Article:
Archive for June, 2007

Are you getting jazzed by the iPhone hype? How about all the coverage of people standing in lines since Monday for something that won’t go on sale before Friday night? Or the exposés on the front-liners who aren’t even there to buy an iPhone – they are just there for the notoriety of being first in line!

Never mind that the the iPhone doesn’t even allow you to replace its battery and forces you to sign up with their chosen carrier (full features heremissing features here), people will be shelling out $600 for a phone and probably even more once some of them get on eBay!

Steven Jobs officially announced the iPhone in his keynote this past winter and we can’t help but admire how this whole show unfolds; pure marketing genius. You can’t buy this kind of PR exposure. It’s not about the phone (well, OK, it is) but more about how it is all being rolled out, or not. There is no gigantic unveiling with hot air balloons or simultaneous worldwide openings. Simply a product being made available in stores starting tonight. All the hype is being consumer generated and consumer driven and thanks to the power of todays technology it is spreading farther and faster to more people than anything ever before.

Steven Jobs is smiling!

On a related note: check out his keynote address* if you haven’t already seen it . Not so much for the content but to observe his style and delivery. Notice that he is almost always on the move but stops when he requires impact. See the use of large and simple screen displays allowing for the whole message to be absorbed. And the dialog is in layman’s terms; no techno jargon that only geeks will get. No, this was addressed to everyone because he wants everyone to have an iPhone.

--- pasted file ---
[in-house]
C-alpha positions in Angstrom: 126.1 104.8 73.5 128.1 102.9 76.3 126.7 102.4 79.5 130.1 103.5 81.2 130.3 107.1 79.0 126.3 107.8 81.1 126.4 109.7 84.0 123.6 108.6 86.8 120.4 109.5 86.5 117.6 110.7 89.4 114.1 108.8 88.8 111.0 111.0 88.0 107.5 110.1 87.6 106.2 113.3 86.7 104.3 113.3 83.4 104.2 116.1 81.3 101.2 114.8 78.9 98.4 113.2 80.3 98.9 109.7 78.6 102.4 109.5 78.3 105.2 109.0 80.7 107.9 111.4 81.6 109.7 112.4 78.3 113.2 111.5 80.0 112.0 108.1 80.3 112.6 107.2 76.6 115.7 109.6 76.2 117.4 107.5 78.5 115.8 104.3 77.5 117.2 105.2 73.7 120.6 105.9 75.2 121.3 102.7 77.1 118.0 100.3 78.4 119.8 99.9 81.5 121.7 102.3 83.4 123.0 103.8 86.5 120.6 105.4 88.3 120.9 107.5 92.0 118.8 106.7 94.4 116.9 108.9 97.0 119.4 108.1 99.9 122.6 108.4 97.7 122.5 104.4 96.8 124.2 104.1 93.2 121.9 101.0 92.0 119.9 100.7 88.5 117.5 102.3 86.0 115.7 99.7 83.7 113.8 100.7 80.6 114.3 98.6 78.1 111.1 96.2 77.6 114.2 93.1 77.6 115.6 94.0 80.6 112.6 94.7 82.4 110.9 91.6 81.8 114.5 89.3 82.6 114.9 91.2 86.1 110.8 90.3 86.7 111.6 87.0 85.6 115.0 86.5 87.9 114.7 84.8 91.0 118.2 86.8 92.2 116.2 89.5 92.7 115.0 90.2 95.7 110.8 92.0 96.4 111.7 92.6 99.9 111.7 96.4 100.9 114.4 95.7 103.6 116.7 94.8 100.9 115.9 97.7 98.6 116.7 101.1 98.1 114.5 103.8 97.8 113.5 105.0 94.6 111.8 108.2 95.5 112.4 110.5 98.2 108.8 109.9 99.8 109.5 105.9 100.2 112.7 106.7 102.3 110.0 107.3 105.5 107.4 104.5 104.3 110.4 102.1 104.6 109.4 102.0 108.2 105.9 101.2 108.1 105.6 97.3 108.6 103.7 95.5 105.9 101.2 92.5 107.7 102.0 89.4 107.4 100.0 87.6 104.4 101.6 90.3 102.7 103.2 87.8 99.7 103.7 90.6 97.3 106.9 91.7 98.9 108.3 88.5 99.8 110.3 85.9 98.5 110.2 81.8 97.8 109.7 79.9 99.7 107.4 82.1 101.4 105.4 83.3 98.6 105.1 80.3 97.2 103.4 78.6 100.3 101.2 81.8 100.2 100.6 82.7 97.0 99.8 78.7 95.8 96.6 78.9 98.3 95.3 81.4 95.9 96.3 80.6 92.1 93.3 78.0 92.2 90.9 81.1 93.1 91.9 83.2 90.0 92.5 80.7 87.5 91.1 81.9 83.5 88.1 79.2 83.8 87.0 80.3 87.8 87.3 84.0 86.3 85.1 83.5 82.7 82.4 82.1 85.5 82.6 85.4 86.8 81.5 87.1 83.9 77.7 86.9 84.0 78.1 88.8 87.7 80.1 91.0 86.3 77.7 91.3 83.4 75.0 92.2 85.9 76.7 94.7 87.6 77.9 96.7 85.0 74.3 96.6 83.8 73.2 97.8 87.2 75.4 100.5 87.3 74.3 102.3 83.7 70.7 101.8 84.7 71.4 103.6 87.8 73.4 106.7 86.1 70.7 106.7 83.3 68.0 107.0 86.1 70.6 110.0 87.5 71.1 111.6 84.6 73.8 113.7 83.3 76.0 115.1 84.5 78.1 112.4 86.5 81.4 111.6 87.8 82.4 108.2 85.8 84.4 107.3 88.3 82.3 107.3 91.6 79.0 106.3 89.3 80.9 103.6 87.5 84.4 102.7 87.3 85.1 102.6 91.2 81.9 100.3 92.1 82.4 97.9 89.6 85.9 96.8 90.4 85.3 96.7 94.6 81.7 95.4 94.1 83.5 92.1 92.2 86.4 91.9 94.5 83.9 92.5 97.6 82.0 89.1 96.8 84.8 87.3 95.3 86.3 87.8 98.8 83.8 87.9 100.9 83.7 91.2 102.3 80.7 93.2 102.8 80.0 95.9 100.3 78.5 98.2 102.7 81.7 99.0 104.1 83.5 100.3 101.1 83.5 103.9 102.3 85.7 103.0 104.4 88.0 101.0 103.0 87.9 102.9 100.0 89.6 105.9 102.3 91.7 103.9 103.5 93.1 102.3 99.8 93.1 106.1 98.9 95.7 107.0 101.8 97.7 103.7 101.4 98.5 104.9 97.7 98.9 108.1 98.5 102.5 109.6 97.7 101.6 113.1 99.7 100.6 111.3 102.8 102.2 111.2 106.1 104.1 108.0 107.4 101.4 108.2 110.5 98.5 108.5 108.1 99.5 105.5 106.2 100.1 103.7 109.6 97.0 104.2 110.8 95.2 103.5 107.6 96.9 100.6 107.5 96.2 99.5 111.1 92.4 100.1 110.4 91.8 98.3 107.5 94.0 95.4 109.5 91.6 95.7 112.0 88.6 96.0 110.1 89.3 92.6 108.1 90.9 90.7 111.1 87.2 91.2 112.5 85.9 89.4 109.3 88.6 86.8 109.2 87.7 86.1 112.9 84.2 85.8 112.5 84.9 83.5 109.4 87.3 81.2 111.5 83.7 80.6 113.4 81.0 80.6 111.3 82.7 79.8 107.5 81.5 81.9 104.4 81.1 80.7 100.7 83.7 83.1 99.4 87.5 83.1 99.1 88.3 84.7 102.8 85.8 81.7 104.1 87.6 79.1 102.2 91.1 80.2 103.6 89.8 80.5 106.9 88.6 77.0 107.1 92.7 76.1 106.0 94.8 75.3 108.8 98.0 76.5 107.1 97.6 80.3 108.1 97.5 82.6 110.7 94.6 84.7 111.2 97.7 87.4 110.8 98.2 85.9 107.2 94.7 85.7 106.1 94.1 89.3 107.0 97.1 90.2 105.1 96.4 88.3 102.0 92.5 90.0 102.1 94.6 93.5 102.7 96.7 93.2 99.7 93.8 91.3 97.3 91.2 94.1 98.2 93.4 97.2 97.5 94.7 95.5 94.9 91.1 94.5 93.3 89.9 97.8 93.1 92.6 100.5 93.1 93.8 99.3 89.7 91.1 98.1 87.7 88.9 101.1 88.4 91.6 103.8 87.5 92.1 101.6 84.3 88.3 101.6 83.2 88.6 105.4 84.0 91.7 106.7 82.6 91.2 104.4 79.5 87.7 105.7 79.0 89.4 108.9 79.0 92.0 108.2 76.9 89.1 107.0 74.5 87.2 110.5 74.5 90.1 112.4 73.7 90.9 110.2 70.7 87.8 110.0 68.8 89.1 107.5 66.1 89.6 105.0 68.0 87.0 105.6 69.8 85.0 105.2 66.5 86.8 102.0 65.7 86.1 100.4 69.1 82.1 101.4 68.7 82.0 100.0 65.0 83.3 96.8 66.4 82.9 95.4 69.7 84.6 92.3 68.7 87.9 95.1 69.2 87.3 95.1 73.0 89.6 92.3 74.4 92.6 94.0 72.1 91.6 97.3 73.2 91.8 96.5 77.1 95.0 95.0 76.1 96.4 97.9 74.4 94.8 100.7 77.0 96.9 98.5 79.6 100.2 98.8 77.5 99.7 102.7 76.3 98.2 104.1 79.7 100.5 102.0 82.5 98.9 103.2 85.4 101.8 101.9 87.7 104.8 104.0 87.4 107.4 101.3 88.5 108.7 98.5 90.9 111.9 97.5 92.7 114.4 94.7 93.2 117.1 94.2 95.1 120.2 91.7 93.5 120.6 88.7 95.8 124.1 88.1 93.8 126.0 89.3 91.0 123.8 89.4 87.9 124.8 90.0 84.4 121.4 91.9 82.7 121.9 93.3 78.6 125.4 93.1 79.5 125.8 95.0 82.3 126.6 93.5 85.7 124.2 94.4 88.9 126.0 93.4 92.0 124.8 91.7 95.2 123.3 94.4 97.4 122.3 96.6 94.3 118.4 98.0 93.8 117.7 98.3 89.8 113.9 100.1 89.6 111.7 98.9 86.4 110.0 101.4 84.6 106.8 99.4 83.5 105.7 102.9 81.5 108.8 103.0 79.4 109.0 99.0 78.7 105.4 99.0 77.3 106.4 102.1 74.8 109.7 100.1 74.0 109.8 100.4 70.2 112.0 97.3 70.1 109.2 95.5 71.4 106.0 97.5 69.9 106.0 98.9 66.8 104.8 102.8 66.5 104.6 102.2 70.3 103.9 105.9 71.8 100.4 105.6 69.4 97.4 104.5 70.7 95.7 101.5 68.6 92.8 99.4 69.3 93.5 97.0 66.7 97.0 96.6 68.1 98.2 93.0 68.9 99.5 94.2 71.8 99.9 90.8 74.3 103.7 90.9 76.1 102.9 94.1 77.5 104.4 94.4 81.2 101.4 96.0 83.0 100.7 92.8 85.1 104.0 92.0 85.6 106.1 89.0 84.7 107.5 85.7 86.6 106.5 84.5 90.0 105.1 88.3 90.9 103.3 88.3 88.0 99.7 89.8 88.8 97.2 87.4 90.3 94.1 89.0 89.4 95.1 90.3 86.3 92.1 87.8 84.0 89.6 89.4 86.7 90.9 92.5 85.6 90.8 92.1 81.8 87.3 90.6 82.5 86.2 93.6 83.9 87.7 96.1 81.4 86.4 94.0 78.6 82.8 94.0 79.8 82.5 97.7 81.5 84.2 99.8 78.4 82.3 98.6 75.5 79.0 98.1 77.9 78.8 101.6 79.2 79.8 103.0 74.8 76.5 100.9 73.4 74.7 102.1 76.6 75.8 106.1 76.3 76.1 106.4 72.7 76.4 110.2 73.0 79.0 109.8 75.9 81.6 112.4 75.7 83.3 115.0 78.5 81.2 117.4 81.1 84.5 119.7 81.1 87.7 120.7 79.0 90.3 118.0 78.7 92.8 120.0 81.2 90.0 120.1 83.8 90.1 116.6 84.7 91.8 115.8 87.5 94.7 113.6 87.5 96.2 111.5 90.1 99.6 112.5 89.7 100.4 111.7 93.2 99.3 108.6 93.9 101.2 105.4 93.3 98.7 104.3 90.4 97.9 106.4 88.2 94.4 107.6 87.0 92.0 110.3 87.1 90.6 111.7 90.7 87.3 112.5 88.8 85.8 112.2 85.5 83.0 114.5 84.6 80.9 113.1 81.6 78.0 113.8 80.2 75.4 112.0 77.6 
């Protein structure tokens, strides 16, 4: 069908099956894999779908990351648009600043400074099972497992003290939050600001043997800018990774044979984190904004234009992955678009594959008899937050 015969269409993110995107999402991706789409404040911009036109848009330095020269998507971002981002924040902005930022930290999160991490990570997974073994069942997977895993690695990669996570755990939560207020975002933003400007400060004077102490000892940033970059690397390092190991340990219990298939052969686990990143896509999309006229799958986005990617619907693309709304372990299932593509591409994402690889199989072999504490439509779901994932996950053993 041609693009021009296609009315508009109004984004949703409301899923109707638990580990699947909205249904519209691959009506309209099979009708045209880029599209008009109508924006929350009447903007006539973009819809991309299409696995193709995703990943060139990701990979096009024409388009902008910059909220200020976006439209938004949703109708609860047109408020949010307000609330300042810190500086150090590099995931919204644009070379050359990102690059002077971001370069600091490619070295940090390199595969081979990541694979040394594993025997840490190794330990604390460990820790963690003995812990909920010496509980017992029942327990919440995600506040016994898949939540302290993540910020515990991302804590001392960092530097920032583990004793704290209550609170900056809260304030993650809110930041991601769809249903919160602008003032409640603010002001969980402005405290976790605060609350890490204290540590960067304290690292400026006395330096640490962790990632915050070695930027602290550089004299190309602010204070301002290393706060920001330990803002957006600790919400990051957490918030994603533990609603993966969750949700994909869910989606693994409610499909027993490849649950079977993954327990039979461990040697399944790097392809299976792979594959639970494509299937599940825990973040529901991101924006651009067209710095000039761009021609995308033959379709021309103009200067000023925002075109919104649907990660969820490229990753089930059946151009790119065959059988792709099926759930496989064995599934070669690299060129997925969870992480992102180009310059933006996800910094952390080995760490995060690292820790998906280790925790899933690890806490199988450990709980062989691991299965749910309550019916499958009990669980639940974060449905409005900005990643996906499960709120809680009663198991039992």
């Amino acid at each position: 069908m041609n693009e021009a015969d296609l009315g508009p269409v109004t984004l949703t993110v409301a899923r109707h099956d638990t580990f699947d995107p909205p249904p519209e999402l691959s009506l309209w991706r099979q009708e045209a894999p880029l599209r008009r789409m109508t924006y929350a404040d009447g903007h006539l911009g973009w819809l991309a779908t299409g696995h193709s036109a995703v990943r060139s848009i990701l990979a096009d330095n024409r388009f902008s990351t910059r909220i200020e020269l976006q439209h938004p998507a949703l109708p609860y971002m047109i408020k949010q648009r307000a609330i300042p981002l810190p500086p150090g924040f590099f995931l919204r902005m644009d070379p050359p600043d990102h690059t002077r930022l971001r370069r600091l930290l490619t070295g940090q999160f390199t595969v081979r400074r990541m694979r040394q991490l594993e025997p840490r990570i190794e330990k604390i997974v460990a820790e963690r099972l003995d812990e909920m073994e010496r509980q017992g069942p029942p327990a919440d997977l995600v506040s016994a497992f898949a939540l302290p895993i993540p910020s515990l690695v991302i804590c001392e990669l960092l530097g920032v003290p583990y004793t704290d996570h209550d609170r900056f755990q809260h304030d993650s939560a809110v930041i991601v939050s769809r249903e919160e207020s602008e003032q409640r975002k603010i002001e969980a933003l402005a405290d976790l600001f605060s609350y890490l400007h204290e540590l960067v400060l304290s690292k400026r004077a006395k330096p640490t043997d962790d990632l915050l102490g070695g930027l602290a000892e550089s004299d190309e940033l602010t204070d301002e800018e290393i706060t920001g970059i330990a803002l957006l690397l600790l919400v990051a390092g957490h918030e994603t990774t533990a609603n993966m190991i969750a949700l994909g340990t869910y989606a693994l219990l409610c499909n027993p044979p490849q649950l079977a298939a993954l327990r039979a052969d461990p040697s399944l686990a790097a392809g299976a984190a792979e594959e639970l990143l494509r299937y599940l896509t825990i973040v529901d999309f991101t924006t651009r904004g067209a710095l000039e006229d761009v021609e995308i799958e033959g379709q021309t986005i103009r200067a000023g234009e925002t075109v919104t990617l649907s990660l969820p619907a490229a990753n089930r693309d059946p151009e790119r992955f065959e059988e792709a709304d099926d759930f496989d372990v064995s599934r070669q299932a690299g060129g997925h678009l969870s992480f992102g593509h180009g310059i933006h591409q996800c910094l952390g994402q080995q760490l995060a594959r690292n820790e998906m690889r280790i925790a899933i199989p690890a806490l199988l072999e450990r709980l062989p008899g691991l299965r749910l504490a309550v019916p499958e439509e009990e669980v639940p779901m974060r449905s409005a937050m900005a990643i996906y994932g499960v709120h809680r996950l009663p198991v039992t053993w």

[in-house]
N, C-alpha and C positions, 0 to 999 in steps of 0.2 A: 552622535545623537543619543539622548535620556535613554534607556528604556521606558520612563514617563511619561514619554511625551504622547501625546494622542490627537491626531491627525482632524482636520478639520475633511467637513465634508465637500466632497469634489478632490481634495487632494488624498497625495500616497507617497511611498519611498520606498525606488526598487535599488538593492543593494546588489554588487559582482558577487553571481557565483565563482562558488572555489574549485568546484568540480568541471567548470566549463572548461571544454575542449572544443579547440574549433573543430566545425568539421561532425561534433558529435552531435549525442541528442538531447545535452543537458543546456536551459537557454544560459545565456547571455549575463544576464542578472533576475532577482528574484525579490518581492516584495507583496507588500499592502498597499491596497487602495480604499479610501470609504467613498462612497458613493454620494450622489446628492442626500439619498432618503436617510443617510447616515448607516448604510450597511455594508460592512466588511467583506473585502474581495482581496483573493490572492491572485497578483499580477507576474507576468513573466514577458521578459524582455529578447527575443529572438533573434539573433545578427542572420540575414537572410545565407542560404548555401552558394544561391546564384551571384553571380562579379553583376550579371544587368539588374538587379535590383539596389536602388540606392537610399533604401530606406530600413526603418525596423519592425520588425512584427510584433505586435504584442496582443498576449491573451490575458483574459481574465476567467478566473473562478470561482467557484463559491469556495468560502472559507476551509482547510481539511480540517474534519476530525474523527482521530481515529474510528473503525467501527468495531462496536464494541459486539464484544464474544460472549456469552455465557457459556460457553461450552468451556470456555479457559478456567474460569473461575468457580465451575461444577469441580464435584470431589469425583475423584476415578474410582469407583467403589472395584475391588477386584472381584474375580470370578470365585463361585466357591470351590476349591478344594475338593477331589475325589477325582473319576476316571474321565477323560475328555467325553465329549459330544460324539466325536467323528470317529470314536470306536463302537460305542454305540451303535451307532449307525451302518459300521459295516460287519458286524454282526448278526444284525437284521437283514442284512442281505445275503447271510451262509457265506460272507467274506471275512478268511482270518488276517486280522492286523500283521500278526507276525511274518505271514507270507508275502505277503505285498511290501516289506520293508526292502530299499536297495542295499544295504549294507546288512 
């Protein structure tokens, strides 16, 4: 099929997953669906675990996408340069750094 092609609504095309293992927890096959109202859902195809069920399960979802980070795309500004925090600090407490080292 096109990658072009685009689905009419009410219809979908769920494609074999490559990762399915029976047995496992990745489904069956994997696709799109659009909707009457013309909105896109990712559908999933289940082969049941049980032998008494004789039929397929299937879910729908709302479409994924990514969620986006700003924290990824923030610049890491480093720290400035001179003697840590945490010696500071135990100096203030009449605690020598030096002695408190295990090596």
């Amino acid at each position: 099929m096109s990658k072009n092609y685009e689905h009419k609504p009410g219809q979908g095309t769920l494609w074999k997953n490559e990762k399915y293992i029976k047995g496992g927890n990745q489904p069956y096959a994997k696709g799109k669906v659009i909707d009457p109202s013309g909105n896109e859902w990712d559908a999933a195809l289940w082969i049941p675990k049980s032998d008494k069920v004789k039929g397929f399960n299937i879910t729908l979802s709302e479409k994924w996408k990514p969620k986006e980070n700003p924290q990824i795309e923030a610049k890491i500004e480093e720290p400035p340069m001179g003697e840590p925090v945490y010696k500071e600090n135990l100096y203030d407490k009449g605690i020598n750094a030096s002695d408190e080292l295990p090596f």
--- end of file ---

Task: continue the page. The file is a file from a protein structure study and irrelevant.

Of course there are arguments to be made against some or all of that, and we are aware of this, but for this exercise let’s look at the good in this and learn from it.

* iTunes requires a free subscription and the iTunes package to view the video. We are offering this link because it is the official source. Several other links exist as well.


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Sometimes it’s just a question of looking at the same old thing from a new angle! And the new ones seem to taste better too 😉

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While we don’t all have the luxury of sitting around in our undies while putting in our 2 hour work days, it doesn’t mean we aren’t successful and/or having fun while at work; right?!

Guy Kawasaki recently moderated another panel of entrepreneurial successes and posted the video up on his blog. It is 90 minutes of kick-in-the-butt inspiration. Check it out when you have a chance!

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Is your website an expense, or an asset? Is it helping to drive revenues? If you are wondering why you even have a website; you are not alone! In this day and age, however; your site should be a definite asset, and help boost your revenues. Here’s the big secret: